TEACHERS’ TALK: LIGHTS, CAMERA, ACTION…IT’S TIME TO READ!

Story-time during the elementary years is always a fun time for students. However, reading for pure enjoyment seems to be more of a challenge and chore for students when they enter the middle and high school years. As a reading teacher, part of my job is to help increase my students’ levels of reading proficiency. The other part of my job is to help increase my students’ motivation to read for enjoyment. Motivating students to want to read independently for enjoyment is a challenging task that requires skill and creativity.

Just like a good movie, a good book can be a great conversation starter. However, before you can discuss the movie, you need to see it first. The same philosophy applies with books. Before suggesting or recommending books to students for independent reading, teachers should read the books or at least familiarize themselves, so that they can provide students with a good overview of the content. Secondly, the manner in which you present a book to students can have a positive or negative impact on their motivation to want to read it. One strategy that I use to introduce books to my students is to create a brief advertisement of the book on poster board. Movie studios create eye-catching posters to generate interest in up-coming movies and the same interest can be generated to promote or advertise a book. The poster should include; facts from the book, opinions about the book, and graphics that represent important literary elements such as plot, setting or characters. So, the next time your students are resistant to reading, just say lights, camera, action – it’s time to read a good book!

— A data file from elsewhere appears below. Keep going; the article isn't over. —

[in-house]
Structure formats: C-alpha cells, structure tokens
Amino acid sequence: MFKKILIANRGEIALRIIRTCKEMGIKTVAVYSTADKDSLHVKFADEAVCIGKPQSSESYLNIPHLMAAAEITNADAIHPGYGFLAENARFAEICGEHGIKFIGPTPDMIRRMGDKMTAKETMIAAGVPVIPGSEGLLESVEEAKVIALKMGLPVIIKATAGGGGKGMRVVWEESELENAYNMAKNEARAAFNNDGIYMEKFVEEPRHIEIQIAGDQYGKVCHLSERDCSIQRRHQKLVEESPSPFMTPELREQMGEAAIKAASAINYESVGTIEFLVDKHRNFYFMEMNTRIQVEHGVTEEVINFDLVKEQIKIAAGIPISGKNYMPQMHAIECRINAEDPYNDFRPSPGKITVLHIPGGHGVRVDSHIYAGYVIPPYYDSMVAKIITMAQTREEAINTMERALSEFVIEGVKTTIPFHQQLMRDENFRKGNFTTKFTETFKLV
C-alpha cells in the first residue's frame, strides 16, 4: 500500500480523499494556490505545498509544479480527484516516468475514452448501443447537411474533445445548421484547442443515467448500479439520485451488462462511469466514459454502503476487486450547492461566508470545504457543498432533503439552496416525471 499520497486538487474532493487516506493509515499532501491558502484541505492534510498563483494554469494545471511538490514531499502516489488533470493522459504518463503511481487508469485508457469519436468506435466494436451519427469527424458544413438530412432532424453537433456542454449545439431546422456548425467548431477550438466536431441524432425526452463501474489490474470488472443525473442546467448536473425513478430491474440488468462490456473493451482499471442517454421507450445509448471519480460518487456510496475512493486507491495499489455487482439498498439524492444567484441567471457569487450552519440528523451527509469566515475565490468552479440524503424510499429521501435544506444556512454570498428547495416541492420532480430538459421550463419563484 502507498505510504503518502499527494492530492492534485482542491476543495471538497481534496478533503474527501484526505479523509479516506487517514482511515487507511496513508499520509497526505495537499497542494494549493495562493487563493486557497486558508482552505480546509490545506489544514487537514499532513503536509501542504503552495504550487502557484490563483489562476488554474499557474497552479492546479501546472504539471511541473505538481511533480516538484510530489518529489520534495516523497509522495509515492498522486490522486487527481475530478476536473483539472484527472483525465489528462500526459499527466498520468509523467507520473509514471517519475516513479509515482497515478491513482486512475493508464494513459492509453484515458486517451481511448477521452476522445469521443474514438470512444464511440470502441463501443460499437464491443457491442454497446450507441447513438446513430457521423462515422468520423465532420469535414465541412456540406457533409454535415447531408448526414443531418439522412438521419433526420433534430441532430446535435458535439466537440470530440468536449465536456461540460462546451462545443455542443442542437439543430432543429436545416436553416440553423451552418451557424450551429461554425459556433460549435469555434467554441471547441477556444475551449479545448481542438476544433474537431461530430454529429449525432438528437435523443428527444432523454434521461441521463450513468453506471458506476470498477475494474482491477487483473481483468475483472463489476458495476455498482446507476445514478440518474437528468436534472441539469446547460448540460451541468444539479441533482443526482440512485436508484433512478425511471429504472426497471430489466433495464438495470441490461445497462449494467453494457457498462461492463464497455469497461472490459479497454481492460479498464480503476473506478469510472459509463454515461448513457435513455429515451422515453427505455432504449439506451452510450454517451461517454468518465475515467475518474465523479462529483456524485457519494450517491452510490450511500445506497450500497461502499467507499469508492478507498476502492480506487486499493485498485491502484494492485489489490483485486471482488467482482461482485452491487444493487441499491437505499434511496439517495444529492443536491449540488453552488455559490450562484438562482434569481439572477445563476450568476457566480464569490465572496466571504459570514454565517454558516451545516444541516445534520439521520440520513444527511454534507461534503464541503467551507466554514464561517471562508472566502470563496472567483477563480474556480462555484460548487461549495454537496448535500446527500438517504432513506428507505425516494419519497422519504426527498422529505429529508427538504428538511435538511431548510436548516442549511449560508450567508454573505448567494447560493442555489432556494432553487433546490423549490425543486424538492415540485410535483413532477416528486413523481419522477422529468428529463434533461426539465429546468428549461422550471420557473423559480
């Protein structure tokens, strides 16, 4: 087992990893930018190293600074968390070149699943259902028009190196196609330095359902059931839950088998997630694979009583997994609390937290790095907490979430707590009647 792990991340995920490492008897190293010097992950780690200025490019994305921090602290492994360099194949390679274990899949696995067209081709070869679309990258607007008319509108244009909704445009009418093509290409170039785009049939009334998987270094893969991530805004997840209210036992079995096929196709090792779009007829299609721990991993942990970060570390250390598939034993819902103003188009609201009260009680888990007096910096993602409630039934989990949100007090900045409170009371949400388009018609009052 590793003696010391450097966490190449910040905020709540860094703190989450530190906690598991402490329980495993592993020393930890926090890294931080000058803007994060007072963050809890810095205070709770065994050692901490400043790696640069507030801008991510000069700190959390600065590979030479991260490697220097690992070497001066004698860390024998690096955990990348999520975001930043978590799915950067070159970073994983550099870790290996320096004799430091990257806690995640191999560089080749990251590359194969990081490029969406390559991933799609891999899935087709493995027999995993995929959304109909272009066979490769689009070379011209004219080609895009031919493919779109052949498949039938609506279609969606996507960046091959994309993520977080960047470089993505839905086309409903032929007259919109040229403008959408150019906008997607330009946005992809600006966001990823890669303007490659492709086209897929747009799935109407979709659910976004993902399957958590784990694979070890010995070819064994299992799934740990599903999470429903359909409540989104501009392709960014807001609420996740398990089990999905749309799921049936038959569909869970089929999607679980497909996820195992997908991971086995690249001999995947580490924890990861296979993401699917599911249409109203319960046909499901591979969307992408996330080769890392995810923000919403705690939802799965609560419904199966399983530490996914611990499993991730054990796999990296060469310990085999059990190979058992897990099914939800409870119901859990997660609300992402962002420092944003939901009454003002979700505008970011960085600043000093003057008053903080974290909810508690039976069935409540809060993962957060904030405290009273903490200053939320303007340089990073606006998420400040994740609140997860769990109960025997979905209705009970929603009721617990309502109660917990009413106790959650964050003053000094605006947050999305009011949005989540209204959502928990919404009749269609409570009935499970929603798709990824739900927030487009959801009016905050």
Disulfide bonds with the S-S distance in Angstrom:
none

Angelique Kwabenah
Reading Teacher
Incarcerated Youth Program

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3 comments

  1. Anonymous · · Reply

    What a great way to encourage our kids to read! Its great to know there are great educators in our schools.

  2. Angelique Kwabenah · · Reply

    Thanks for your feedback. I love reading and as a Reading Teacher in a correction setting, I am constantly challenged to think of creative ways to hook my students. I never give up, because the result is a more literate student!

    1. We certainly appreciate you sharing this post with us. Working in a correction setting may be challenging but it is clear that you are dedicated! Stay tuned, on Tuesdays we will begin sharing “Teachers’ Tools” on Facebook and Twitter that will provide classroom and lesson ideas for teachers.

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